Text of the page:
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Israel and Iran agree on something--Barenboim has no business in Tehran.

Who says Israel and Iran cannot agree on anything? They agreed this week that Daniel Barenboim, the Argentine-born musical conductor who also holds Israeli citizenship, has no business taking his Berlin orchestra to Iran to perform.

This saw Iran and Israel standing arm-in-arm and opposing German Chancellor Angela Merkel and Foreign Minister Frank-Walter Steinmeier, who have been promoting the visit.

Barenboim, 72, was born in Argentina. His family moved to Israel when he was 10. Barenboim also holds Spanish citizenship. And he was given honorary Palestinian citizenship several years ago by the Palestinian Authority that rules the West Bank. He lives in Germany.

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He is controversial in Israel for the kinds of political views that brought him honorary Palestinian citizenship. He is also often criticized there for promoting the music of composer Richard Wagner, who was adored by Adolf Hitler, but died in 1883, four decades before there was a Nazi Party.

In Iran, however, it is his Israeli citizenship that has done him in.

Iranian Culture Ministry spokesman Hossain Noushabadi announced Sunday that the Berlin Orchestra was unwelcome in Iran so long as he was its conductor.

"The conductor of Germany's symphonic orchestra is affiliated to Israel, considering his nationality and identity. Germany's symphonic orchestra can change its conductor and then request to perform in Tehran, and that request will be studied only then," Noushabadi said.

He slammed the door just four days after the Berlin State Opera (Staatskapelle Berlin) issued a statement saying it "is in talks with Iran about a possible concert in Tehran."

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The announcement did not say it would enter talks with Iran. It said it was already in talks with Iran.

That suggested there had been a negative response from prominent clerics to the news last week, and the Culture Ministry felt it was better to close the matter down straight away.

Barenboim is the general music director of the opera house.

Foreign Minister Steinmeier had already agreed to take on the patronage of the concert as he "supports Daniel Barenboim's dedication to making music accessible to all people, irrespective of national, religious or ethnic boundaries," the Staatskapelle Berlin statement said.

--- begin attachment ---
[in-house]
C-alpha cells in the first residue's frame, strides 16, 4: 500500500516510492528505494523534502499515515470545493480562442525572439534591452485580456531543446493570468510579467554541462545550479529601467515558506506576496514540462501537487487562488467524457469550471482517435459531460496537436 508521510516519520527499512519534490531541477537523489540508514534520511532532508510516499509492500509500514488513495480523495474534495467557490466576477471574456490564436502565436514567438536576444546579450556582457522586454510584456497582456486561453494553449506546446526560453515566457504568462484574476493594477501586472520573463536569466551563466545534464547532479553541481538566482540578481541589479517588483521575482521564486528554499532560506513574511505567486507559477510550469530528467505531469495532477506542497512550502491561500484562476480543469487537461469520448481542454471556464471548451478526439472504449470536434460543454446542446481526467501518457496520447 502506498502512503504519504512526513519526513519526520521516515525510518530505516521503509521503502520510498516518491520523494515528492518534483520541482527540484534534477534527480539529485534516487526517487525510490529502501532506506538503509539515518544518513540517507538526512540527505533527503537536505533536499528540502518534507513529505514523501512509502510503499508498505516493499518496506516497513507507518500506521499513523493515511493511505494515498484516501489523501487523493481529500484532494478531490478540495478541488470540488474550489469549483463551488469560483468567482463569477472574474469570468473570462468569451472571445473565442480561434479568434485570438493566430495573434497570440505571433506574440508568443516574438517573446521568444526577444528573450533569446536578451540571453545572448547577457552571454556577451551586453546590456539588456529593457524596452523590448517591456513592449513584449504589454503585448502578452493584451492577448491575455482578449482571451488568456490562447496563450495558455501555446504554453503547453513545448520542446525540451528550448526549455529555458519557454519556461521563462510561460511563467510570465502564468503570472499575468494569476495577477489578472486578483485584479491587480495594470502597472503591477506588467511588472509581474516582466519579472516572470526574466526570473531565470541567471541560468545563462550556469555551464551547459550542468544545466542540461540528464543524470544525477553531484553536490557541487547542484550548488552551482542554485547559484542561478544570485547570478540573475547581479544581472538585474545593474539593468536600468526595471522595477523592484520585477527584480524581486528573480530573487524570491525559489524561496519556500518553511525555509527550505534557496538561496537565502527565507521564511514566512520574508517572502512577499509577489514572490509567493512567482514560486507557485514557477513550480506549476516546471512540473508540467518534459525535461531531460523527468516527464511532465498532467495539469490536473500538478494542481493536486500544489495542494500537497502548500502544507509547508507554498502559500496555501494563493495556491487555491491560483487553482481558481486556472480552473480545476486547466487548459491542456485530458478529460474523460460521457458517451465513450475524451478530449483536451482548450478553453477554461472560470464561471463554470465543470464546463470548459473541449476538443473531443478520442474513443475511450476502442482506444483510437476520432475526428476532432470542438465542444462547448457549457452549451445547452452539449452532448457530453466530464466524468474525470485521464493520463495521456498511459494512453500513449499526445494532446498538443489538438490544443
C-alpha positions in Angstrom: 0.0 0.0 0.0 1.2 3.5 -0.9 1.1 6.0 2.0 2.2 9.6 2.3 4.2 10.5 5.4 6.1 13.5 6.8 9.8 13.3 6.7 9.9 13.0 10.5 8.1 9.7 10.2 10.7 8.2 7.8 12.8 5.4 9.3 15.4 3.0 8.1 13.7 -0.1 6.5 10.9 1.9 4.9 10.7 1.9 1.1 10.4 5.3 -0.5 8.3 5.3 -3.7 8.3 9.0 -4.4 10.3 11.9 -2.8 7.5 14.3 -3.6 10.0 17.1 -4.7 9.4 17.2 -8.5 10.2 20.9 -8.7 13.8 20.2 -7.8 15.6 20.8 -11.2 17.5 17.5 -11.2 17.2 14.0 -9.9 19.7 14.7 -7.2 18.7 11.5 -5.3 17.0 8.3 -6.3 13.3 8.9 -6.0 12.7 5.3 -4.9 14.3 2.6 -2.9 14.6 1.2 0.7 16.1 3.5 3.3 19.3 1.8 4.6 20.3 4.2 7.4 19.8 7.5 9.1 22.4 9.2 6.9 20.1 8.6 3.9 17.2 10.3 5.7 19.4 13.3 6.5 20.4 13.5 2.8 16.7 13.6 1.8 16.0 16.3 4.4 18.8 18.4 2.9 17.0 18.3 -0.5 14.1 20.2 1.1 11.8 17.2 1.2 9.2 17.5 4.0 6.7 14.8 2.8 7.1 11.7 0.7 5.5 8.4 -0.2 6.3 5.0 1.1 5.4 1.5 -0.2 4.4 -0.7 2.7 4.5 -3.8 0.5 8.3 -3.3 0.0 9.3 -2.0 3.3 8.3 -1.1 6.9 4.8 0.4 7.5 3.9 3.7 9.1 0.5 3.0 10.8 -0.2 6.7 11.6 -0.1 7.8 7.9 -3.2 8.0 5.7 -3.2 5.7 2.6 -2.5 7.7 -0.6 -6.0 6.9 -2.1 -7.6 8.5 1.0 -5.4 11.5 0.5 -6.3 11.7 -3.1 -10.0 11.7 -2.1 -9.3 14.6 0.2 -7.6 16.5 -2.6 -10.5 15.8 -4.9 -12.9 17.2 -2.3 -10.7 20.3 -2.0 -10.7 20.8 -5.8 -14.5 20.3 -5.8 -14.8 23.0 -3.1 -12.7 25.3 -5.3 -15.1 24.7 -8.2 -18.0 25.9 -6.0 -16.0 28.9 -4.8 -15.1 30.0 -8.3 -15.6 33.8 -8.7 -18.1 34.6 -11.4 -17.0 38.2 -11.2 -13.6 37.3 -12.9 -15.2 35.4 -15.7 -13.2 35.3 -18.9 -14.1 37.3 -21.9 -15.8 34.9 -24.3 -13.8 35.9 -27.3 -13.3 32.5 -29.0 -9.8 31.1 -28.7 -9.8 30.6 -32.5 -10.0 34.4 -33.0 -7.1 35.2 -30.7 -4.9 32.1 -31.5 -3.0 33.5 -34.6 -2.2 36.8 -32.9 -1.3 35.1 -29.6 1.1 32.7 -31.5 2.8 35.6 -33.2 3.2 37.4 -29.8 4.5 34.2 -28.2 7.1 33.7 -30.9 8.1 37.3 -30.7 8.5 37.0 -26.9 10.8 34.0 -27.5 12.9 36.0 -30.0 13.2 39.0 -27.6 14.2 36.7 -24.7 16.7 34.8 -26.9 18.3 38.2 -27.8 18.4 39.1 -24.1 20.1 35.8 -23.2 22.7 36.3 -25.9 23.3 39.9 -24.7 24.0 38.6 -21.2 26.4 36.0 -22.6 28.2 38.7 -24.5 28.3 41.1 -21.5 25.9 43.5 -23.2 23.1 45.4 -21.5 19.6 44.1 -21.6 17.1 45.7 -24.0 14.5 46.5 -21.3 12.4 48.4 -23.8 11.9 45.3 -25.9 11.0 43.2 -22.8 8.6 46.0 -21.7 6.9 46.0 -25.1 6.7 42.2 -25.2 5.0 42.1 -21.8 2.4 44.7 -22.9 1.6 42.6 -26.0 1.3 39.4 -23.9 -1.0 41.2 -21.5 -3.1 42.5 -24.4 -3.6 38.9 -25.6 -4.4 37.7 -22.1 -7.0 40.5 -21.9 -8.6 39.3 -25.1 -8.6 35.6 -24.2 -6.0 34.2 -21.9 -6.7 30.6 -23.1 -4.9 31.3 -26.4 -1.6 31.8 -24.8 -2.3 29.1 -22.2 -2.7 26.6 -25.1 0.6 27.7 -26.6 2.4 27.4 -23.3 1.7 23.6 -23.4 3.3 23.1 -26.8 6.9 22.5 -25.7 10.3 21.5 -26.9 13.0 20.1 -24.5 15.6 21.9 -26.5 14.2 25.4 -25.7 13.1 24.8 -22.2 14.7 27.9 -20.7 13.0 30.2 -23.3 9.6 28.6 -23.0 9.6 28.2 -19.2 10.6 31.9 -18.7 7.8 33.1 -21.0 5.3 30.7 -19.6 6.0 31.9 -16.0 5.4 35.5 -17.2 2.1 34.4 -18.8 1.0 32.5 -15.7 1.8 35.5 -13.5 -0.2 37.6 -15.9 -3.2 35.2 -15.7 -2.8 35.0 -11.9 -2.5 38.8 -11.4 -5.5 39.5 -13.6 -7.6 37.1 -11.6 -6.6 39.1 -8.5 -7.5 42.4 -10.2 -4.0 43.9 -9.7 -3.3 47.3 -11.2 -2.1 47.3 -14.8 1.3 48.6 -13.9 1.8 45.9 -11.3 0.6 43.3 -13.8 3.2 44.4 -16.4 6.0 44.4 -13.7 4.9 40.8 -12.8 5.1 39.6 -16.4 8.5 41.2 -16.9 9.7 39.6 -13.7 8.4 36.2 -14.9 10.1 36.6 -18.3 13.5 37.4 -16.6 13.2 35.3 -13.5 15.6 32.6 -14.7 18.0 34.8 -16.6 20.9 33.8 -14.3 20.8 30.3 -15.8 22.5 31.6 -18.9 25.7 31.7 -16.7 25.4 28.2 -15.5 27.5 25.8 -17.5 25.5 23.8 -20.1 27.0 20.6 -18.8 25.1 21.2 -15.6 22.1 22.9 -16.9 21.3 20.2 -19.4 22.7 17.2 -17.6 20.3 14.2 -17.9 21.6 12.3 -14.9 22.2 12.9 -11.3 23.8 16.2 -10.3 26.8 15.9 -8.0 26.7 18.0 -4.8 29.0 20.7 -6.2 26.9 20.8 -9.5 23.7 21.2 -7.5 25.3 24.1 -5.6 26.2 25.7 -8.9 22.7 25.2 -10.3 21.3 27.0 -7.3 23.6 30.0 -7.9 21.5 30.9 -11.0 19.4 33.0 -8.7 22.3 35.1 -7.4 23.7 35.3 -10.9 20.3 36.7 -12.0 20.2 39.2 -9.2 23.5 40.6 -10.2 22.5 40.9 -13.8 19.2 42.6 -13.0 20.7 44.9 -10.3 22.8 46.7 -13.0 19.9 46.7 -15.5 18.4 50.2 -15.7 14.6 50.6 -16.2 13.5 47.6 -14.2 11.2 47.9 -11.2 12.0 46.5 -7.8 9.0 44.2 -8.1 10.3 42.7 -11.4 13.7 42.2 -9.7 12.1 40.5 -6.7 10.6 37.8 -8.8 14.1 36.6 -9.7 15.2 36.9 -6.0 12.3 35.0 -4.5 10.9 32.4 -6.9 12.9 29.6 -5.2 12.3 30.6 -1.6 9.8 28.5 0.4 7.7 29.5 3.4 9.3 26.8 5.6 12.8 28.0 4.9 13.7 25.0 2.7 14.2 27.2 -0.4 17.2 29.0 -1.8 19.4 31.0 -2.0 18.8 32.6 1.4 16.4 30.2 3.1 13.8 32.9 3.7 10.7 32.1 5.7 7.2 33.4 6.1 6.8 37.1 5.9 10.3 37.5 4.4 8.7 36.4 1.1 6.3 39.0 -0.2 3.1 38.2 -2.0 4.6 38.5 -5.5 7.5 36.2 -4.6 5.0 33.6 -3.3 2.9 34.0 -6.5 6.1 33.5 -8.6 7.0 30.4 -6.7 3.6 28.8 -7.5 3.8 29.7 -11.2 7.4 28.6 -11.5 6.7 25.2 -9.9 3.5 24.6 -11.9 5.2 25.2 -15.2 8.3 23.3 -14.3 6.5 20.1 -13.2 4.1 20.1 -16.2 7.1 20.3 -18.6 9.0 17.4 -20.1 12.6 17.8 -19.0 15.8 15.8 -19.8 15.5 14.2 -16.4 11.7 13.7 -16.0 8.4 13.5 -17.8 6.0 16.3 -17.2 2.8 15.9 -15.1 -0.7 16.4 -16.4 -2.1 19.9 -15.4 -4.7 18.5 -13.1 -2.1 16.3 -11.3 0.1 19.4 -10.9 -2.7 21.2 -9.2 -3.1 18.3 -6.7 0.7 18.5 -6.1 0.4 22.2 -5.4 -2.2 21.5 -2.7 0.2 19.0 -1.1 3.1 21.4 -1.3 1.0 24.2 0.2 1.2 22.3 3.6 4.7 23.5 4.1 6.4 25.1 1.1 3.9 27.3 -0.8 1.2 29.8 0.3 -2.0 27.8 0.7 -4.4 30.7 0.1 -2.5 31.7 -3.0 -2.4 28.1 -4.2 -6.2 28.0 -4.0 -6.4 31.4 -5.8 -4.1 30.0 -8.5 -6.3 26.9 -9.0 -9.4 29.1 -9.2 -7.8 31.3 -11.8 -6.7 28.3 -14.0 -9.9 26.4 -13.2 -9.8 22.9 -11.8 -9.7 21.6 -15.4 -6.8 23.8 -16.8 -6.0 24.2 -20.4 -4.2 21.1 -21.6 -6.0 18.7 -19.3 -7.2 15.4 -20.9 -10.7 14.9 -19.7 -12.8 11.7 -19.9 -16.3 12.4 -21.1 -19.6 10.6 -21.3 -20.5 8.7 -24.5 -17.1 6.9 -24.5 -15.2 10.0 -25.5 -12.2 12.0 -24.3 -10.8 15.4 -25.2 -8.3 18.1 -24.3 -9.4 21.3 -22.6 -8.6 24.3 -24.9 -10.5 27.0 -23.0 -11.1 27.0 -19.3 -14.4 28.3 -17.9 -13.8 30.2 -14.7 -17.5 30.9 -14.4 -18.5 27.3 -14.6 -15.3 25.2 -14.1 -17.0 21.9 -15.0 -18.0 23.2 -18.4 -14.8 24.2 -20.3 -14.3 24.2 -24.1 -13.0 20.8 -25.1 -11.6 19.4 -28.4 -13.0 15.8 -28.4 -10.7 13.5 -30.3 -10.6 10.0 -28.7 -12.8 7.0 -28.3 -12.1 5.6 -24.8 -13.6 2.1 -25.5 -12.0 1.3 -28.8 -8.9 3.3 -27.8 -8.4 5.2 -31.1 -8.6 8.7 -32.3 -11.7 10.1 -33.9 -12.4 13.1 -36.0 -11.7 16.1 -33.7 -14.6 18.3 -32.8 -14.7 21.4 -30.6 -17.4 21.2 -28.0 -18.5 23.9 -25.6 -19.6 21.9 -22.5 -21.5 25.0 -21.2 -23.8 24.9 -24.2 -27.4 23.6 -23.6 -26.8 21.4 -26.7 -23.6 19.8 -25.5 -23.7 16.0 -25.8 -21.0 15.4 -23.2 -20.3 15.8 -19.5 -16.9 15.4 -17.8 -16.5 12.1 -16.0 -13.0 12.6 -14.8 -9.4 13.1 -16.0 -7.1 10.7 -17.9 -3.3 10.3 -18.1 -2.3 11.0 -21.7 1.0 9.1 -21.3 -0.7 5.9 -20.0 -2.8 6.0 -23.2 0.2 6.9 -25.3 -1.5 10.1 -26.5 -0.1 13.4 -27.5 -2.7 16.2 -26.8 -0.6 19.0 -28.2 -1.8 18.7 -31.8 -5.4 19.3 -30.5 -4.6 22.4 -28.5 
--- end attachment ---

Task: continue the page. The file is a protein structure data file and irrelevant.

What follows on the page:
Further details of the concert would be announced "once the negotiations have been concluded," the opera house said.

Barenboim's plans drew an angry response first from Israel.

Israeli Culture Minister Miri Regev said Wednesday--the same day the Staatskapelle Berlin statement was issued--that she intended to send a letter of protest to Chancellor Merkel calling on her to block the concert.

"In my letter, I shall stress that Daniel Barenboim's appearance in Iran harms Israel's efforts to block the nuclear agreement and gives encouragement to the campaign trying to de-legitimize Israel," she wrote on her Hebrew Facebook page.

"Iran is a state that supports terror, is behind Hezbollah, the Palestinian Islamic Jihad and Hamas. Its leaders have blood on their hands. I believe that Germany would be acting rightly if it were to cancel the appearance of the orchestra and its conductor," Regev said.

She accused Barenboim of "using culture as a platform for his anti-Israel political views."

Barenboim founded a groundbreaking youth orchestra called the West-East Divan Orchestra in 1999 that brings together Israeli, Egyptian, Iranian, Jordanian, Lebanese and Palestinian musicians. He conducted the Divan Orchestra in a 2005 concert in Ramallah on the West Bank.

He is also controversial in Israel for his efforts to have the music of Wagner performed in the Jewish state.

The prominent Jewish rights group, the Simon Wiesenthal Center, based in Los Angeles, also criticized the concert plans. In a letter to Merkel, a center official, Shimon Samuels, expressed astonishment at her "plan to visit Iran in October" and "at news that you are to be accompanied by the Berlin Staatskapelle, led by its musical director, Daniel Barenboim."

Samuels urged Merkel to "reconsider the mission to Tehran and, above all, to cancel this embellishment --under the cover of music--of Iran's constantly declared nuclear genocidal design to destroy Israel."

Barenboim has not so far said a word about the controversy.

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Title Annotation:Culture: From then to now; Daniel Barenboim
Publication:Iran Times International (Washington, DC)
Date:Sep 4, 2015
Words:678
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